Some previous DocFest attendees may remember “Iconicity,” a feature about the Southern California desert art scene which mentioned the Noah Purifoy Outdoor Museum in one sequence. Now Jesse Lerner and Sarah Harris’ feature “The Fragmentations Only Mean…” gives a longer tour of the Purifoy sculpture museum. Its artworks are notable for turning found objects into pieces commenting on such subjects as race relations, contemporary philosophy, and human interactions with the environment.
Olivia Martin McGuire’s hand-drawn animated short “Freedom Swimmer” looks at two acts of political protest against Chinese government oppression. During the Cultural Revolution, one man was among those escapees who swam from China to Hong Kong. During the protests over Hong Kong’s repressive National Security Law, the man’s granddaughter faces increasing pressure to escape Hong Kong before the law takes effect.
Are personal memories forever lost as a result of a brain injury? For director Timothy O’Donnell, the question is personal as the injury-afflicted person is his father. O’Donnell’s feature “The House We Lived In” follows a decade-long effort to help his father recover his memories via projected installations. But how will O’Donnell and the other family members react when the patriarch’s memories transform into dreams?
The Centerpiece Film slot goes to Kelly Duane de la Vega and Zandashe Brown’s “In The Bones.” Its portrait of present-day America and the burdens women live under follows a dozen people from three different areas of Mississippi. How are these subjects personally affected by a state legislative session where the issues of equal pay for equal work and abortion rights are being decided?
Meet political organizer Clarissa Doutherd. She’s a single mother getting low and middle income parents to join together in the nationwide fight for child care and early education funding. As Tamara Perkins’ feature documentary “Clarissa’s Battle” shows, Doutherd’s motivation comes from previous hardships resulting from losing child care and becoming unhoused. But will the stresses of activism, raising a child, and the coronavirus lockdown combine to end Doutherd’s efforts?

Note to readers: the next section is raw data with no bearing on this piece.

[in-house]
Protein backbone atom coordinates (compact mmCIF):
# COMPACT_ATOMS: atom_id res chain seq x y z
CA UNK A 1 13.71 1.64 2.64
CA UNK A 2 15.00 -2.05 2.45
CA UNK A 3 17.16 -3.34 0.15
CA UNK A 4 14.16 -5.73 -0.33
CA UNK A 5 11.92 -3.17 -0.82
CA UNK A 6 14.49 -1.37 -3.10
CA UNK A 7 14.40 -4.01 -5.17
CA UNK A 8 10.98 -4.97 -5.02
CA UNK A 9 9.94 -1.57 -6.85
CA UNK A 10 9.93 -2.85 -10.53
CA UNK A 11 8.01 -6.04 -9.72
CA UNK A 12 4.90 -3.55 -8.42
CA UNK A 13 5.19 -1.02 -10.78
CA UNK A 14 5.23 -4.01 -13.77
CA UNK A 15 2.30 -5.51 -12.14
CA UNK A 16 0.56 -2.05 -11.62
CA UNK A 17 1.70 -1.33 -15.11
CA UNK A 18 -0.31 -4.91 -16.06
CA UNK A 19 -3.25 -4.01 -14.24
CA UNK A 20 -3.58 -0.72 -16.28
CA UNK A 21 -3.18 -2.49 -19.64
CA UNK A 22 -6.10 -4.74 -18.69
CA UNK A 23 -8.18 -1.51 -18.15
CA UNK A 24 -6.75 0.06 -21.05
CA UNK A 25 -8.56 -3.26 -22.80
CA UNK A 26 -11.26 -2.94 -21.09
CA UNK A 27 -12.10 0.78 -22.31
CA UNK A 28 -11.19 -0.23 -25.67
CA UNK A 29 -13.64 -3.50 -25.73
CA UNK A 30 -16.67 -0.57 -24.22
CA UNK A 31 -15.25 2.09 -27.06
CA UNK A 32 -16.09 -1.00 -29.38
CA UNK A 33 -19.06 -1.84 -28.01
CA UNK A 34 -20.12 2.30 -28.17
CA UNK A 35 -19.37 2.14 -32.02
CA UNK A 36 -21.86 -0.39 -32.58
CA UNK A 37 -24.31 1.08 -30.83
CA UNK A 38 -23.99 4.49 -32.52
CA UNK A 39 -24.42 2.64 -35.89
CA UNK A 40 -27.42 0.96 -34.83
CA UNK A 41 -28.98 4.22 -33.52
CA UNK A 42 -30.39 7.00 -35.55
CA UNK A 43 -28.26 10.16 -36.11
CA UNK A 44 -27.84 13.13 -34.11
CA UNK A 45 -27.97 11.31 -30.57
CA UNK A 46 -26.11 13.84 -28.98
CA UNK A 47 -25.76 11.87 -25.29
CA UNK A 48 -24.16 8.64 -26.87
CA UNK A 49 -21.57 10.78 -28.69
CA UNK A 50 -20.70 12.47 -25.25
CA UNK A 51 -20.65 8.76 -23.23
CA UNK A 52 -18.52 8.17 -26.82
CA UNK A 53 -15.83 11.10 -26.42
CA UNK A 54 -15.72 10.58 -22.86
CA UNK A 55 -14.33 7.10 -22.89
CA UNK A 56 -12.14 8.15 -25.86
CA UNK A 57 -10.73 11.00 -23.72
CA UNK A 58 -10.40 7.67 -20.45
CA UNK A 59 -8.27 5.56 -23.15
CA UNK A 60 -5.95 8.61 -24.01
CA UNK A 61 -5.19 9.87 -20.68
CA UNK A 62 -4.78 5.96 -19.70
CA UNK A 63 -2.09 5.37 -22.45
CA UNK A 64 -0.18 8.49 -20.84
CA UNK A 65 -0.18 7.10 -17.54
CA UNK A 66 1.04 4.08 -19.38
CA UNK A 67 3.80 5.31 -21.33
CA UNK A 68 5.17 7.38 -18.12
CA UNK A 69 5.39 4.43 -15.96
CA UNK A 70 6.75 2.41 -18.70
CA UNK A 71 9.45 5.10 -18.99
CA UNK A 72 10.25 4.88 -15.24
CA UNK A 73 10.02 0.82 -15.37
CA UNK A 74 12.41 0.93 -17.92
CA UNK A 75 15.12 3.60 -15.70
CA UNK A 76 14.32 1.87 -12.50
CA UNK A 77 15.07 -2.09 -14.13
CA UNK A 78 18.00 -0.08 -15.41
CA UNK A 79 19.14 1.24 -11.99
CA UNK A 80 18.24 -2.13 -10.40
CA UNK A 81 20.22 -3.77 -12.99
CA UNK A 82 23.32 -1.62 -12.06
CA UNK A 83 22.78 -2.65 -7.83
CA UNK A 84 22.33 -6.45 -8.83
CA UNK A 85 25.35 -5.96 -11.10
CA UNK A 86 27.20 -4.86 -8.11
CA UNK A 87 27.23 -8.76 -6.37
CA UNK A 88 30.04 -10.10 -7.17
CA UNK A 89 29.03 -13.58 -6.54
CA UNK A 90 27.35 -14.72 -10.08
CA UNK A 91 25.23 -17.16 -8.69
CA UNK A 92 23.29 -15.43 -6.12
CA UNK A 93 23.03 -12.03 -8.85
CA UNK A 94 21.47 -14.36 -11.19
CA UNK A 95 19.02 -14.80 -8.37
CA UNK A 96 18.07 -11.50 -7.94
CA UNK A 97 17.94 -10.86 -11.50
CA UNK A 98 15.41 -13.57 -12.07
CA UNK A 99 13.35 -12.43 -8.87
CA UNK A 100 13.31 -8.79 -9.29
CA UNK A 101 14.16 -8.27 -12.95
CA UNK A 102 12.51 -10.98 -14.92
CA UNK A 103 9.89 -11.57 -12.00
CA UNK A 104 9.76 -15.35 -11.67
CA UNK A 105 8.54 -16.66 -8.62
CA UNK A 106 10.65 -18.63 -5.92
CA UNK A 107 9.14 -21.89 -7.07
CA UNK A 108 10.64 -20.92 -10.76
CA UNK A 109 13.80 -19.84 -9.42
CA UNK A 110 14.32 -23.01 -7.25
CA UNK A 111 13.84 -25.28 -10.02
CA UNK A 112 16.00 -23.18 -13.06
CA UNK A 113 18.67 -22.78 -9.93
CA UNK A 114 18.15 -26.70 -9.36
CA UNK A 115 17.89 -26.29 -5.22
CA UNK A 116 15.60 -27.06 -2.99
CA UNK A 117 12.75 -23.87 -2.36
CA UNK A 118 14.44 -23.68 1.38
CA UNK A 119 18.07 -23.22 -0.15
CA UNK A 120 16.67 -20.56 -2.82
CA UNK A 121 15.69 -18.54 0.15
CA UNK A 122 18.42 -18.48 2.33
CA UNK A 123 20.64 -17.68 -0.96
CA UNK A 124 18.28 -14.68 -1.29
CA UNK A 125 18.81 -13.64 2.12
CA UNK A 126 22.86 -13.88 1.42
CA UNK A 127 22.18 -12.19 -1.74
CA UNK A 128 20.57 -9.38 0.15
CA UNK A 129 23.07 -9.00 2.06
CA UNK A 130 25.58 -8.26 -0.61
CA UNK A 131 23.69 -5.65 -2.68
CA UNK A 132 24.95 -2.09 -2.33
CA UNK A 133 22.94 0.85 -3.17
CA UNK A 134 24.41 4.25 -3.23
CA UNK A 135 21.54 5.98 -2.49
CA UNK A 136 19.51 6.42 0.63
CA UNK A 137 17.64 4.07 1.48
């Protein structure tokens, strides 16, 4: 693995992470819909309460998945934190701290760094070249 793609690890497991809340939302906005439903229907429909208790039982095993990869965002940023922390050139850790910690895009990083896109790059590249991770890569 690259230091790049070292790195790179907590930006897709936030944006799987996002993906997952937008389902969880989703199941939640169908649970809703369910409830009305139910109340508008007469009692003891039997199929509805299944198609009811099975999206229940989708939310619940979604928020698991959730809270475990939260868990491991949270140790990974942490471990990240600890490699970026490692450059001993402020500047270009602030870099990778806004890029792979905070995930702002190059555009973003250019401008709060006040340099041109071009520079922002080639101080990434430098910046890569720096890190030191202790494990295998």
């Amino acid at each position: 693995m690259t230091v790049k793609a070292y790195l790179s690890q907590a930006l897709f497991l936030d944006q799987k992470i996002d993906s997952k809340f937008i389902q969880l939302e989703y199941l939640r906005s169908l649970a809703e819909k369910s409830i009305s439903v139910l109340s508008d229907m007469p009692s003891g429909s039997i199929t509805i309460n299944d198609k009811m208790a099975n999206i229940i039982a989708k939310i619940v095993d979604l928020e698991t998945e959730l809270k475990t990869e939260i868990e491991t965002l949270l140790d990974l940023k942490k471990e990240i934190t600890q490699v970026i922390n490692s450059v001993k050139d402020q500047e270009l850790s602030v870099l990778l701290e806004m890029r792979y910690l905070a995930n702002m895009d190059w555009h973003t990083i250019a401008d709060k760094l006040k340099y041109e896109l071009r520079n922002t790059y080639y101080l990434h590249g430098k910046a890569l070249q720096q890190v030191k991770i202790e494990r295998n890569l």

Thanks to right-wing misinformation and easily spooked liberal politicians, the phrase “defund the police” might as well be an expletive. But to La Toya Fernandez, Beija Gonzalez, and Laurie Valdez, “defunding the police” means reallocating government resources away from disciplining children to providing counseling and other resources for troubled youth so they have a chance to escape the school-to-prison pipeline. Goran Zaneti and Skyler Glover’s short “innocence.” follows these San Jose, California activists’ efforts to get police out of the schools.
From the outside, the Sacramento home of William Jennings looks like that of any other retiree. But as Damien McDuffie’s short “Into The Archives: The Black Panthers In Augmented Reality” shows, Jennings’ home holds a historical treasure trove. For Jennings, as Billy X, was an O.G. Panther who was also the group archivist. His house teems with original Panther newspapers, pictures, and other memorabilia. Unfortunately, nothing’s been done to preserve any of this material in cyberspace…
Beer may have roots in Africa and Egypt, but that fact’s certainly not reflected in America’s craft brewing culture. Aaron Hose’s feature “One Pint At A Time” introduces viewers to the Black brewers and influencers hoping to shift American perceptions of the craft beer industry.
Max Good’s feature “The Assassination And Mrs. Paine” introduces viewers to the titular Ruth Paine. To the ordinary eye, she’s just an 85-year-old widow living quietly in a Quaker retirement home. But to researchers into the JFK assassination conspiracy, Mrs. Paine’s friendship with Marina and Lee Harvey Oswald as well as her role as a key witness has marked her for over six decades as a person of interest.
Yang Yang’s personal documentary “You Are The Days To Come” takes viewers back to 1980s Beijing. Here, she watched artists and musicians create works that demanded freedom. As the film introduces six artists whose works embodied a generation’s dreams of revolution, the Chinese government’s eventual ruthless crushing of those dreams in the 1989 Tiananmen Square massacre waits in the historical wings.
Get a glimpse of what it feels like to grow up in today’s world with Alexis Neophytides’ work-in-progress feature “Dear Thirteen.” It follows nine thirteen-year-olds from around the world as they deal with such big issues as rising anti-Semitism in Europe, the easy prevalence of guns in America, and the changing face of gender identity.